(HealthDay)—About 22 percent of patients with mild cognitive impairment (MCI) progress to dementia within three years, and depression symptoms modify the prognosis, according to a study published in the March/April issue of the Annals of Family Medicine.
Hanna Kaduszkiewicz, M.D., from the Center for Psychosocial Medicine in Hamburg, Germany, and colleagues recruited 357 patients with MCI aged 75 years or older and followed them for three years. The patients were retrospectively categorized according to the course of impairment over time into remittent, fluctuating, stable, and progressive courses of MCI.
The researchers found that 41.5 percent of patients had symptom remission with normal cognitive function at 1.5 and three years; 21.3, 14.8, and 22.4 percent had a fluctuating course, stable symptoms, and progression to dementia. The risk of advancing from one course to the next was increased for patients with symptoms of depression, impairment in more than one cognitive domain, or more severe cognitive impairment, and for older patients. The best indicator for differentiating between remittent and progressive MCI was the result on a test of the ability to learn and reproduce new material 10 minutes later. The prognosis was modified by depression.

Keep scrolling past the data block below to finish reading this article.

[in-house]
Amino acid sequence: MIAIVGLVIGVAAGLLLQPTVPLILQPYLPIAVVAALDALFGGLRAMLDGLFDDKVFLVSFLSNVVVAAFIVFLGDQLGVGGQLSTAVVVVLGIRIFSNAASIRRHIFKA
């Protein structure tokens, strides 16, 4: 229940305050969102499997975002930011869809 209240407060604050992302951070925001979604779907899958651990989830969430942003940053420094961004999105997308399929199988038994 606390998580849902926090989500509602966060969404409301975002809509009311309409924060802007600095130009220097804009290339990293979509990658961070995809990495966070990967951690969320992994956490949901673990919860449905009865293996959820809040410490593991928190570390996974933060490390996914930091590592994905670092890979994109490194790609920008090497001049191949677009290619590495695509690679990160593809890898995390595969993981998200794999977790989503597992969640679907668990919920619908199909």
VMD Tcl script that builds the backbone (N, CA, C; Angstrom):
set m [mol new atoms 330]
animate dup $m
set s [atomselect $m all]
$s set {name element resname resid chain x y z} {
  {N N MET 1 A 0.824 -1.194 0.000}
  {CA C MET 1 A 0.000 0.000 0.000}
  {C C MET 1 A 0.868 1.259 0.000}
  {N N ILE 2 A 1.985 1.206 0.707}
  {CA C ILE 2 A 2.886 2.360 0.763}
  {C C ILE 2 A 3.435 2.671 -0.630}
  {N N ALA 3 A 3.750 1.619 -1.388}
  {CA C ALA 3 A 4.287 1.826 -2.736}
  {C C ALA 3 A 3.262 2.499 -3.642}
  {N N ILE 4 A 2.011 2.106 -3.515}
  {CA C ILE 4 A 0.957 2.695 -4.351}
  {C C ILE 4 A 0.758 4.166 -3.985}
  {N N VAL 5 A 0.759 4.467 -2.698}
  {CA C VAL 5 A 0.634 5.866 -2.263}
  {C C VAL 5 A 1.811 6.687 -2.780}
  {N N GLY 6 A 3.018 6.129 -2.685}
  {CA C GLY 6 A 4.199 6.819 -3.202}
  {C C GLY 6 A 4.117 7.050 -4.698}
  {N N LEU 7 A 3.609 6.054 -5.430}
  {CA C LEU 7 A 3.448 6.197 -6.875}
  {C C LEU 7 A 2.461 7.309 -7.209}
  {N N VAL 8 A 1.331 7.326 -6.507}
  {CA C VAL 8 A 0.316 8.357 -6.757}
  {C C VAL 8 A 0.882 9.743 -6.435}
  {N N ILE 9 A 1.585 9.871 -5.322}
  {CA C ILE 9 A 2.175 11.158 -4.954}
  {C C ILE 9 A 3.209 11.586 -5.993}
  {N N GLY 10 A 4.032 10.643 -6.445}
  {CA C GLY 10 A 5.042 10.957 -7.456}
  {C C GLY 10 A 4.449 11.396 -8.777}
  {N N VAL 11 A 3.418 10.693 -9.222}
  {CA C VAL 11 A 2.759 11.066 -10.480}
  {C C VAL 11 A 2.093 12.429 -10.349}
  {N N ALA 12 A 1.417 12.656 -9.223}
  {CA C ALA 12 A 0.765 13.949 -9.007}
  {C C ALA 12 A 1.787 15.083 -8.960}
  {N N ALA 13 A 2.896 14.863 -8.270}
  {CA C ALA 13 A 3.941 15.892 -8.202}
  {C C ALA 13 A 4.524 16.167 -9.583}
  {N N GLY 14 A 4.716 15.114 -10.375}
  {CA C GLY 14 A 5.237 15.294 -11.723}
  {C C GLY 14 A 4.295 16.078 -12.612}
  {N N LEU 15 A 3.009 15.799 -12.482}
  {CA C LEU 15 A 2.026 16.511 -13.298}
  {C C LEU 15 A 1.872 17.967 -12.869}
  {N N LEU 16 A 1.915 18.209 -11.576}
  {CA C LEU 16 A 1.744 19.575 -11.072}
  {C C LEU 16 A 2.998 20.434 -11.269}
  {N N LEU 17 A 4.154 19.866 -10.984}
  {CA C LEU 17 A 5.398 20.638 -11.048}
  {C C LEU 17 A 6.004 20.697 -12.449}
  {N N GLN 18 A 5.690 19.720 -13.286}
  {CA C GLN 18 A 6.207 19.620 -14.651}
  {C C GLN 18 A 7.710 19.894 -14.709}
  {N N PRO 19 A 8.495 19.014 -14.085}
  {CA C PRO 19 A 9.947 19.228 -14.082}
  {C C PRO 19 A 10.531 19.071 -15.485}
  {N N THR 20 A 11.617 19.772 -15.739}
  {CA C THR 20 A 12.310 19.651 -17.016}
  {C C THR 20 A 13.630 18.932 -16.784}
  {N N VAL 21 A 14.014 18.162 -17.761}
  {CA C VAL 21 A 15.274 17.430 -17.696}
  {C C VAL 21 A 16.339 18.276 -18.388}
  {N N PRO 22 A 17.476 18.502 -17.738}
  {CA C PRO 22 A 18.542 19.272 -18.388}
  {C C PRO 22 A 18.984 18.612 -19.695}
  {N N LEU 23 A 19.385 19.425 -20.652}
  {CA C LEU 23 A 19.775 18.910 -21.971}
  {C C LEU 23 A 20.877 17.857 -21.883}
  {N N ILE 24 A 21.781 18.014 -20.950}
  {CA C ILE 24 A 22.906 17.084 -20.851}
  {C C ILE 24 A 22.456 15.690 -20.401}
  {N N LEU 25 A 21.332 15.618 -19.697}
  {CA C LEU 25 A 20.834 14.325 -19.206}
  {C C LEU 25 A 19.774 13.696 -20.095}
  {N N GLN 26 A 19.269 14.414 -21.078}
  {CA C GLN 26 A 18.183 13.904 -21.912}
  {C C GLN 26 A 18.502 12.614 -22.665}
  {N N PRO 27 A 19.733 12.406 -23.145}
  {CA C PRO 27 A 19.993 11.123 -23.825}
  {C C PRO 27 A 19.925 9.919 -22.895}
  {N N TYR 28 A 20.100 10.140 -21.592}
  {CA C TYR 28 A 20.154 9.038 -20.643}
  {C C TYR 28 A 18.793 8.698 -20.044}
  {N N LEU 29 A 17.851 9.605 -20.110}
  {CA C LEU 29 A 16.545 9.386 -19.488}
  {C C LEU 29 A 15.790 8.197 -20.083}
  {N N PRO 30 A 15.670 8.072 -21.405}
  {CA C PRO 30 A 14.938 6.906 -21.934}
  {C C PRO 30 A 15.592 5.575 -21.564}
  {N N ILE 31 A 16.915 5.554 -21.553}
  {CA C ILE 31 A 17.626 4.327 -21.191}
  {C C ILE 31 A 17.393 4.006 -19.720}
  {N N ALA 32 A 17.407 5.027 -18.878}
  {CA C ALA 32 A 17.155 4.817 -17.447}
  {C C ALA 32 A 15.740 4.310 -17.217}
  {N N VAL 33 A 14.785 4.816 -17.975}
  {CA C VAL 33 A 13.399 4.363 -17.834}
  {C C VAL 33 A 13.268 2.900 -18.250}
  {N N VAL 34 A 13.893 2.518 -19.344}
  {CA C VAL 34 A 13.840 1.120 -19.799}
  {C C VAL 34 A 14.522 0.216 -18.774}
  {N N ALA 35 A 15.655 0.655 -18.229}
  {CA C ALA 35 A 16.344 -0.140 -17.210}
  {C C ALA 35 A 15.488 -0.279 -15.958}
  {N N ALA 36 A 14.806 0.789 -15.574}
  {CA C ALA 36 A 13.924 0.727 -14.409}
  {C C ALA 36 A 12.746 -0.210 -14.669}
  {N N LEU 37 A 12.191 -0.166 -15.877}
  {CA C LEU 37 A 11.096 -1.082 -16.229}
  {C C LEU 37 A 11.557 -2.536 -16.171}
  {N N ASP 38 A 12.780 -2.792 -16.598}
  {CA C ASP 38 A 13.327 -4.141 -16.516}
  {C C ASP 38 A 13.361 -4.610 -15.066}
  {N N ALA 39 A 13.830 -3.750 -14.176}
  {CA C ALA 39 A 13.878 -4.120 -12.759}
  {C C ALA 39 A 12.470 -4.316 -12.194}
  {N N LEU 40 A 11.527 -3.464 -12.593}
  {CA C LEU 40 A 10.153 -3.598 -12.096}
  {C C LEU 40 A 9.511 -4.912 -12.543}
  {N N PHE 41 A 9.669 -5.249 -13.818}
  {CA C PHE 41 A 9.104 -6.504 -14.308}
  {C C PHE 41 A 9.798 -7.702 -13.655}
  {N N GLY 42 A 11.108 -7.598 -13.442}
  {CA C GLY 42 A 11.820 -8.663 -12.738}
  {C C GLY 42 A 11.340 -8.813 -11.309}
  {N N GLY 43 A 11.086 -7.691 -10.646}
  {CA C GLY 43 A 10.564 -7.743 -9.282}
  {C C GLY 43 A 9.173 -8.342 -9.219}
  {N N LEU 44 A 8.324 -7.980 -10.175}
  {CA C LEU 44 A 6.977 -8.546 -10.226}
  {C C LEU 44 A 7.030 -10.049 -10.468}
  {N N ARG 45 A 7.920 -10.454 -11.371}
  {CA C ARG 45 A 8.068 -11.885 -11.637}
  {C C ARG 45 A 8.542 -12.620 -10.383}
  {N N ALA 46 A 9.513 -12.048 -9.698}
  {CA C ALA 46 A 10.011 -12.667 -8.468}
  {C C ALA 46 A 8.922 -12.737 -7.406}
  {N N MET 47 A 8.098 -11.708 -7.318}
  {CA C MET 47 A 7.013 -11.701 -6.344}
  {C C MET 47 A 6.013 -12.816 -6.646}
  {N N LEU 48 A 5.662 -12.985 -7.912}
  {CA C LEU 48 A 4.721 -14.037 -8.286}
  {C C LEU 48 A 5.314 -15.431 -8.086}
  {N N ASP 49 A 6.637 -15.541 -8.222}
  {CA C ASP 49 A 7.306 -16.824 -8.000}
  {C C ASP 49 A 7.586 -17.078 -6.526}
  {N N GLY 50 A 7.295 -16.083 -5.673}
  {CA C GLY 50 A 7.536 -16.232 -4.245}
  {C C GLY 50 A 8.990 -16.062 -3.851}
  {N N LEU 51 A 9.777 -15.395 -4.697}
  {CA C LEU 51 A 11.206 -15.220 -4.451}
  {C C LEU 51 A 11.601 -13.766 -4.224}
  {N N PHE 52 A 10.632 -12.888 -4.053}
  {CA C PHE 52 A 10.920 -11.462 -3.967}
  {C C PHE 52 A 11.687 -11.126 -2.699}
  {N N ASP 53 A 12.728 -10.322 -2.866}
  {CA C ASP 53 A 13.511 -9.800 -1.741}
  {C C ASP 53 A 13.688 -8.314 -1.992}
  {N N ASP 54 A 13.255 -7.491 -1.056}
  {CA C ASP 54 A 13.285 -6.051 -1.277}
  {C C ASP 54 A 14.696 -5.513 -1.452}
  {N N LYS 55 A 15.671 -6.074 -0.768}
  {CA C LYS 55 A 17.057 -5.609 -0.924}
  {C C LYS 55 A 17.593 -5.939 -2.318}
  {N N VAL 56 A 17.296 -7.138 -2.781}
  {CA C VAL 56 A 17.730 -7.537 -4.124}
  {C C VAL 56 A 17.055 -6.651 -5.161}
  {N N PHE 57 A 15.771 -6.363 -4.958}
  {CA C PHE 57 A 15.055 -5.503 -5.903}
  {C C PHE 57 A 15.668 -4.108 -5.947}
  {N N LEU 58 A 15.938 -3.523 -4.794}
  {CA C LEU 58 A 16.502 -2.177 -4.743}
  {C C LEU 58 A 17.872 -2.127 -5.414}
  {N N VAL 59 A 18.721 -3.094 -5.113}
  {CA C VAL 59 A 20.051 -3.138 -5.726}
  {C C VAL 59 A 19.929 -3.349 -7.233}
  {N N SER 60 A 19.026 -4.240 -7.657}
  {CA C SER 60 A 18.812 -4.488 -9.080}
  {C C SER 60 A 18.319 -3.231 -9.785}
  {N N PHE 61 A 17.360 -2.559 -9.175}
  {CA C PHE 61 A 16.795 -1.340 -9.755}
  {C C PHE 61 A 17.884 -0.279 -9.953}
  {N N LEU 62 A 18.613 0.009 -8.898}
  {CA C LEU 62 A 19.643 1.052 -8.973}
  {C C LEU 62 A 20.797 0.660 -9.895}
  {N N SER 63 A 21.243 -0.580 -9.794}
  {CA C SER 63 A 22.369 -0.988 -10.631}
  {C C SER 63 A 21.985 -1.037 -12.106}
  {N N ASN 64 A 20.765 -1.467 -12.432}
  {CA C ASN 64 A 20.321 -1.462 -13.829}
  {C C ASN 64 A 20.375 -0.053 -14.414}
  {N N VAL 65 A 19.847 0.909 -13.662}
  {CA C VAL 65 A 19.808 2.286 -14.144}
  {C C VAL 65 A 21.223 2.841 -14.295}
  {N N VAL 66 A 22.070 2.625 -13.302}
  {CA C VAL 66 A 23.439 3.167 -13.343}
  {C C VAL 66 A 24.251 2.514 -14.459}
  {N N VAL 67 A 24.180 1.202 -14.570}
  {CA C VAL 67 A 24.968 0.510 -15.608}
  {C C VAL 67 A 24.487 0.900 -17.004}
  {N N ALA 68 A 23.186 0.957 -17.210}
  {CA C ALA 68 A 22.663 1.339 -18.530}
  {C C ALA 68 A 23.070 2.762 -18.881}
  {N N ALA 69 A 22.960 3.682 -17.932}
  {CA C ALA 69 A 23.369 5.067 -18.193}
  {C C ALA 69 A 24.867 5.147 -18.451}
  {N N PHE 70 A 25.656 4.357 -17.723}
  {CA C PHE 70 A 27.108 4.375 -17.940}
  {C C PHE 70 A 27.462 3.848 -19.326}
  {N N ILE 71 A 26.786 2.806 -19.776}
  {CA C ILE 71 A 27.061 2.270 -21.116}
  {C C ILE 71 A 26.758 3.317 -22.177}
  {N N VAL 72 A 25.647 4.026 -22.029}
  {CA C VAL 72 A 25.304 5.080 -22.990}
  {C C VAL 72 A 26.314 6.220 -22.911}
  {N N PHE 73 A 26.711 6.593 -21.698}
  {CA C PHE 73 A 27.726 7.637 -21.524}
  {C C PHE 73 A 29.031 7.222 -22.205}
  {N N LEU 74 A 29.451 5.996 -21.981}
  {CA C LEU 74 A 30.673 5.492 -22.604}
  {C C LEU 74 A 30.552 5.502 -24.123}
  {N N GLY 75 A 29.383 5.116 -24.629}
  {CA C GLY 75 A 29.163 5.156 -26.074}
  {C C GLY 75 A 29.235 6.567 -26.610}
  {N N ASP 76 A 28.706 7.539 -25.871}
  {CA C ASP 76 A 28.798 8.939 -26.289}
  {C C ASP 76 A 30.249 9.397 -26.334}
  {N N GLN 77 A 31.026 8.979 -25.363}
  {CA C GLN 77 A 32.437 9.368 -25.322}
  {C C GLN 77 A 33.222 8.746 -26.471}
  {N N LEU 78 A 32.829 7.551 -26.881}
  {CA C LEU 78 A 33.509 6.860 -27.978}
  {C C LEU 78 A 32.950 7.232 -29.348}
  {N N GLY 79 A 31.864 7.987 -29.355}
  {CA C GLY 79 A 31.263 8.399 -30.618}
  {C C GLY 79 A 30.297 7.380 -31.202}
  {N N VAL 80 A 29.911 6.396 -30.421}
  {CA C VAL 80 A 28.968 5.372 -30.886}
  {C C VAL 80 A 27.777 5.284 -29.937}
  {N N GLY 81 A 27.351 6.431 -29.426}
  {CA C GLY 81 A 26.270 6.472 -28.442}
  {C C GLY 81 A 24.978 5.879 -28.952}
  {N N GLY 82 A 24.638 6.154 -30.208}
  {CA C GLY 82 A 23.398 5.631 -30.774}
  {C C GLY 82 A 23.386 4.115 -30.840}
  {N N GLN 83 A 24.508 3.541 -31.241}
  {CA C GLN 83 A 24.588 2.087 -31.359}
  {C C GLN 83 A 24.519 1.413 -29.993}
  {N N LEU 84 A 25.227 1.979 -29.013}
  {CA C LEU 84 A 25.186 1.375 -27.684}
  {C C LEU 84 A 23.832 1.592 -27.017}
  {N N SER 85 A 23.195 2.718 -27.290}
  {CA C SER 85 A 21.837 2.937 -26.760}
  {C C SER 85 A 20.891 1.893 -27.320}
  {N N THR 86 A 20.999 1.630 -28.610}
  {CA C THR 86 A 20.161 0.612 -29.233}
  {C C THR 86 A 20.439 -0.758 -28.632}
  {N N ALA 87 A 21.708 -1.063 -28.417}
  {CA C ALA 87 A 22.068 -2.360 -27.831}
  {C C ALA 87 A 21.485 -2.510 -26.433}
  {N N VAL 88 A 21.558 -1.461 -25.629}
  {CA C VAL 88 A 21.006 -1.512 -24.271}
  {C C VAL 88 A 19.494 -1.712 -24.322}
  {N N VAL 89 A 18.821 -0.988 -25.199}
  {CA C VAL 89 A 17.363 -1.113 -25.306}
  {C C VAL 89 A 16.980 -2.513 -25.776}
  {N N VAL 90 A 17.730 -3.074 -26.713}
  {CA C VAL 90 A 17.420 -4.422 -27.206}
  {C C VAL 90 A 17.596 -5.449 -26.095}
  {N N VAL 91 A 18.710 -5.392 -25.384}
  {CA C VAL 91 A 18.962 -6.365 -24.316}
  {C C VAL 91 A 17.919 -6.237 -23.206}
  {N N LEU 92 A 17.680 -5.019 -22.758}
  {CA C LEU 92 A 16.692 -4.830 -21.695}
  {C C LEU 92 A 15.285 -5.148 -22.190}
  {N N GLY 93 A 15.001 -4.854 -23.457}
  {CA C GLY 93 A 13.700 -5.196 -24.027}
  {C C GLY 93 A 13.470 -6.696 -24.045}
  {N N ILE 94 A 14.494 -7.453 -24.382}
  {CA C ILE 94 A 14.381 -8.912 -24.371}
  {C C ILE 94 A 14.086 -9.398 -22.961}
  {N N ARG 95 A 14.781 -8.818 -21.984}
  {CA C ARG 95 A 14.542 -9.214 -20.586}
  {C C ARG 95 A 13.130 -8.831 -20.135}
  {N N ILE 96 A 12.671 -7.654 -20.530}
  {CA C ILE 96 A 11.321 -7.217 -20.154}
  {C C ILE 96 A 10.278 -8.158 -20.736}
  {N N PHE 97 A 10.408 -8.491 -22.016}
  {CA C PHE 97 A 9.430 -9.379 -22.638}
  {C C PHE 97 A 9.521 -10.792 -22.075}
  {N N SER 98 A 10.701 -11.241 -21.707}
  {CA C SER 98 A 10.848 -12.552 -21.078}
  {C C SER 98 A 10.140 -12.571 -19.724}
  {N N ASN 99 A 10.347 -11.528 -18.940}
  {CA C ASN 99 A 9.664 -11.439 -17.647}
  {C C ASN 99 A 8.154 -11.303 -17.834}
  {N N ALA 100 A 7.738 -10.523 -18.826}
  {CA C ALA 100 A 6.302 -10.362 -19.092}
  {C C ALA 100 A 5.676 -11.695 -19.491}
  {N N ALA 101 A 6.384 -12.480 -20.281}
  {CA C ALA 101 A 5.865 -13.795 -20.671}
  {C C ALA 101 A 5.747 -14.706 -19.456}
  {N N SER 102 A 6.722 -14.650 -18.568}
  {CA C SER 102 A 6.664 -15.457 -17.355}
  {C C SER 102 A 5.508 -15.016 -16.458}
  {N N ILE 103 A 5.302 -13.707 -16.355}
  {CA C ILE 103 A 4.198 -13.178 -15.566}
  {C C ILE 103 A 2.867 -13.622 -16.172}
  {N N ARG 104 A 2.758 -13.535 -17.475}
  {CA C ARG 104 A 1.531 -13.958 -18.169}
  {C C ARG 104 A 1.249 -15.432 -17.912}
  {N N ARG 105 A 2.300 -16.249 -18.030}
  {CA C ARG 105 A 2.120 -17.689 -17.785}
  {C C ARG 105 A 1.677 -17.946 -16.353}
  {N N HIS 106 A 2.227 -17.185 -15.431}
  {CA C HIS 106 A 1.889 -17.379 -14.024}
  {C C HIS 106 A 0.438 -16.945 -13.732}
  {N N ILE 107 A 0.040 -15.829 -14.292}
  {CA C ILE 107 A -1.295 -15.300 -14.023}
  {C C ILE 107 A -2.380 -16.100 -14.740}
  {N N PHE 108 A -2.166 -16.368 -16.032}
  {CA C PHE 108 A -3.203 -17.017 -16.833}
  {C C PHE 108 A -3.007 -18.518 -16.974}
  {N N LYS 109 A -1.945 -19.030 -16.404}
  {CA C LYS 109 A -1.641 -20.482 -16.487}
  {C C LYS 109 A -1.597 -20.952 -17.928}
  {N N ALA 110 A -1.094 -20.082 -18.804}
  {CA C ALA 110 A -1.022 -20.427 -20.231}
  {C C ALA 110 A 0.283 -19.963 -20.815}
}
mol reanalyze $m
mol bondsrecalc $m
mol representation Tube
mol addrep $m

"In primary care, about one-quarter of patients with MCI have progression to dementia within the next three years," the authors write "When transferring the concept of MCI into clinical diagnostic algorithms (e.g., Diagnostic and Statistical Manual of Mental Disorders, Fifth Edition), however, we should not forget that three-quarters of patients with MCI stayed cognitively stable or even improved within three years. They should not be alarmed unnecessarily by receiving such a diagnosis."
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